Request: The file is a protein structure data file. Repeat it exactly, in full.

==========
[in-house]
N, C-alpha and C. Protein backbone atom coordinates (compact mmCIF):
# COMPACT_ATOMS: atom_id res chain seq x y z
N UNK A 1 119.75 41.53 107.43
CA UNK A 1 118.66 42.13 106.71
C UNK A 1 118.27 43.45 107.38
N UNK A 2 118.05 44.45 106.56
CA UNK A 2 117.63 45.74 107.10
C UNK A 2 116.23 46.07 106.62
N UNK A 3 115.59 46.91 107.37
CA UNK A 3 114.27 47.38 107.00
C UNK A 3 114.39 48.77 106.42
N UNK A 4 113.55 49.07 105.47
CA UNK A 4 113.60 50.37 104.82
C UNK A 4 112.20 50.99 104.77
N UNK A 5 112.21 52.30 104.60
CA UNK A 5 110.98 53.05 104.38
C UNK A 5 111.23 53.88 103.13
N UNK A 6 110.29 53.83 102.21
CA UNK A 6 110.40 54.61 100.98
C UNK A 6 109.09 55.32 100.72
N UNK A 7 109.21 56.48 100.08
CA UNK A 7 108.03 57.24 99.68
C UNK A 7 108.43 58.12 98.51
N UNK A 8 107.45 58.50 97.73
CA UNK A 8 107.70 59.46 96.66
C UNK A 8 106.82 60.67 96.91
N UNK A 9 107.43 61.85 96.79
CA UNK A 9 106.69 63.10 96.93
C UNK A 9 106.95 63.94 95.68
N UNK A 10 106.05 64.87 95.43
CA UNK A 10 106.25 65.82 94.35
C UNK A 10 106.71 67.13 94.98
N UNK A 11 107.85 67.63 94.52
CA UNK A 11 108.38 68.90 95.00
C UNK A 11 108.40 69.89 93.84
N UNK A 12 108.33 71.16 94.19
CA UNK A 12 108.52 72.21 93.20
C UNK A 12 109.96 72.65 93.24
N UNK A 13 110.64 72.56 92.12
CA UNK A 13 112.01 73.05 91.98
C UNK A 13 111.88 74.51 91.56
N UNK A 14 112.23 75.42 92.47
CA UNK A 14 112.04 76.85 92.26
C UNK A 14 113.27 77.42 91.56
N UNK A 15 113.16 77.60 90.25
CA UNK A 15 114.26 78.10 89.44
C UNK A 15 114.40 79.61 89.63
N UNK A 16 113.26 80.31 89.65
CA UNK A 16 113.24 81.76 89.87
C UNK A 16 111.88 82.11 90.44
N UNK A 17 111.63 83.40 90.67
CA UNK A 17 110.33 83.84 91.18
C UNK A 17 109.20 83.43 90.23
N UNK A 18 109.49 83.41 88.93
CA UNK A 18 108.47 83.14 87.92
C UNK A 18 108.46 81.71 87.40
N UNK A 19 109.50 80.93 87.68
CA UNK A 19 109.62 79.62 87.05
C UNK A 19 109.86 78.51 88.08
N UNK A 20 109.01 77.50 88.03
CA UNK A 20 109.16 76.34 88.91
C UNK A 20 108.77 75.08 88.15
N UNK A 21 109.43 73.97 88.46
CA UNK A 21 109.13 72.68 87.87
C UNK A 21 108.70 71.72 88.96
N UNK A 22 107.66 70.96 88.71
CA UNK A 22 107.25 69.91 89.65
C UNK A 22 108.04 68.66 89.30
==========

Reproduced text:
[in-house]
N, C-alpha and C. Protein backbone atom coordinates (compact mmCIF):
# COMPACT_ATOMS: atom_id res chain seq x y z
N UNK A 1 119.75 41.53 107.43
CA UNK A 1 118.66 42.13 106.71
C UNK A 1 118.27 43.45 107.38
N UNK A 2 118.05 44.45 106.56
CA UNK A 2 117.63 45.74 107.10
C UNK A 2 116.23 46.07 106.62
N UNK A 3 115.59 46.91 107.37
CA UNK A 3 114.27 47.38 107.00
C UNK A 3 114.39 48.77 106.42
N UNK A 4 113.55 49.07 105.47
CA UNK A 4 113.60 50.37 104.82
C UNK A 4 112.20 50.99 104.77
N UNK A 5 112.21 52.30 104.60
CA UNK A 5 110.98 53.05 104.38
C UNK A 5 111.23 53.88 103.13
N UNK A 6 110.29 53.83 102.21
CA UNK A 6 110.40 54.61 100.98
C UNK A 6 109.09 55.32 100.72
N UNK A 7 109.21 56.48 100.08
CA UNK A 7 108.03 57.24 99.68
C UNK A 7 108.43 58.12 98.51
N UNK A 8 107.45 58.50 97.73
CA UNK A 8 107.70 59.46 96.66
C UNK A 8 106.82 60.67 96.91
N UNK A 9 107.43 61.85 96.79
CA UNK A 9 106.69 63.10 96.93
C UNK A 9 106.95 63.94 95.68
N UNK A 10 106.05 64.87 95.43
CA UNK A 10 106.25 65.82 94.35
C UNK A 10 106.71 67.13 94.98
N UNK A 11 107.85 67.63 94.52
CA UNK A 11 108.38 68.90 95.00
C UNK A 11 108.40 69.89 93.84
N UNK A 12 108.33 71.16 94.19
CA UNK A 12 108.52 72.21 93.20
C UNK A 12 109.96 72.65 93.24
N UNK A 13 110.64 72.56 92.12
CA UNK A 13 112.01 73.05 91.98
C UNK A 13 111.88 74.51 91.56
N UNK A 14 112.23 75.42 92.47
CA UNK A 14 112.04 76.85 92.26
C UNK A 14 113.27 77.42 91.56
N UNK A 15 113.16 77.60 90.25
CA UNK A 15 114.26 78.10 89.44
C UNK A 15 114.40 79.61 89.63
N UNK A 16 113.26 80.31 89.65
CA UNK A 16 113.24 81.76 89.87
C UNK A 16 111.88 82.11 90.44
N UNK A 17 111.63 83.40 90.67
CA UNK A 17 110.33 83.84 91.18
C UNK A 17 109.20 83.43 90.23
N UNK A 18 109.49 83.41 88.93
CA UNK A 18 108.47 83.14 87.92
C UNK A 18 108.46 81.71 87.40
N UNK A 19 109.50 80.93 87.68
CA UNK A 19 109.62 79.62 87.05
C UNK A 19 109.86 78.51 88.08
N UNK A 20 109.01 77.50 88.03
CA UNK A 20 109.16 76.34 88.91
C UNK A 20 108.77 75.08 88.15
N UNK A 21 109.43 73.97 88.46
CA UNK A 21 109.13 72.68 87.87
C UNK A 21 108.70 71.72 88.96
N UNK A 22 107.66 70.96 88.71
CA UNK A 22 107.25 69.91 89.65
C UNK A 22 108.04 68.66 89.30